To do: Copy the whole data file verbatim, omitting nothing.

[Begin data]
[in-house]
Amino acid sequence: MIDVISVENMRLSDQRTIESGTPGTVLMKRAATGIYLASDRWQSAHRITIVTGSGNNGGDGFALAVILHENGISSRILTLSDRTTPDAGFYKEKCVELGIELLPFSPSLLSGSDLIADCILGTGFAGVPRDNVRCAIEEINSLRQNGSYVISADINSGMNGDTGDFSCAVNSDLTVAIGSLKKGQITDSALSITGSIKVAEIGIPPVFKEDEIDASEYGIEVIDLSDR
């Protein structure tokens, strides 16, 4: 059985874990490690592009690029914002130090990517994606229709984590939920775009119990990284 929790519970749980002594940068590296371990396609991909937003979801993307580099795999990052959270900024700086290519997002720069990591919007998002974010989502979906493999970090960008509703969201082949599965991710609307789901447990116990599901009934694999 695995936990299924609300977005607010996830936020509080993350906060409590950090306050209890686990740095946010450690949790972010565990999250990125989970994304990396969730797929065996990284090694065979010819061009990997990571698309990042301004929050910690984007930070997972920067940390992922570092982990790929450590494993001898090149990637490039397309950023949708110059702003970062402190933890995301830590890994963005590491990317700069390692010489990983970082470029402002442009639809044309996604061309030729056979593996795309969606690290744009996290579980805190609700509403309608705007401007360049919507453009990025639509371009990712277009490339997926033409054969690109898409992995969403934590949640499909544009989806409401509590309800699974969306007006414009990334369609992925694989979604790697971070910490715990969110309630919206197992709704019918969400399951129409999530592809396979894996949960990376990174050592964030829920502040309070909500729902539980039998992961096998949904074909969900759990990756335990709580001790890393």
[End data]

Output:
[in-house]
Amino acid sequence: MIDVISVENMRLSDQRTIESGTPGTVLMKRAATGIYLASDRWQSAHRITIVTGSGNNGGDGFALAVILHENGISSRILTLSDRTTPDAGFYKEKCVELGIELLPFSPSLLSGSDLIADCILGTGFAGVPRDNVRCAIEEINSLRQNGSYVISADINSGMNGDTGDFSCAVNSDLTVAIGSLKKGQITDSALSITGSIKVAEIGIPPVFKEDEIDASEYGIEVIDLSDR
């Protein structure tokens, strides 16, 4: 059985874990490690592009690029914002130090990517994606229709984590939920775009119990990284 929790519970749980002594940068590296371990396609991909937003979801993307580099795999990052959270900024700086290519997002720069990591919007998002974010989502979906493999970090960008509703969201082949599965991710609307789901447990116990599901009934694999 695995936990299924609300977005607010996830936020509080993350906060409590950090306050209890686990740095946010450690949790972010565990999250990125989970994304990396969730797929065996990284090694065979010819061009990997990571698309990042301004929050910690984007930070997972920067940390992922570092982990790929450590494993001898090149990637490039397309950023949708110059702003970062402190933890995301830590890994963005590491990317700069390692010489990983970082470029402002442009639809044309996604061309030729056979593996795309969606690290744009996290579980805190609700509403309608705007401007360049919507453009990025639509371009990712277009490339997926033409054969690109898409992995969403934590949640499909544009989806409401509590309800699974969306007006414009990334369609992925694989979604790697971070910490715990969110309630919206197992709704019918969400399951129409999530592809396979894996949960990376990174050592964030829920502040309070909500729902539980039998992961096998949904074909969900759990990756335990709580001790890393």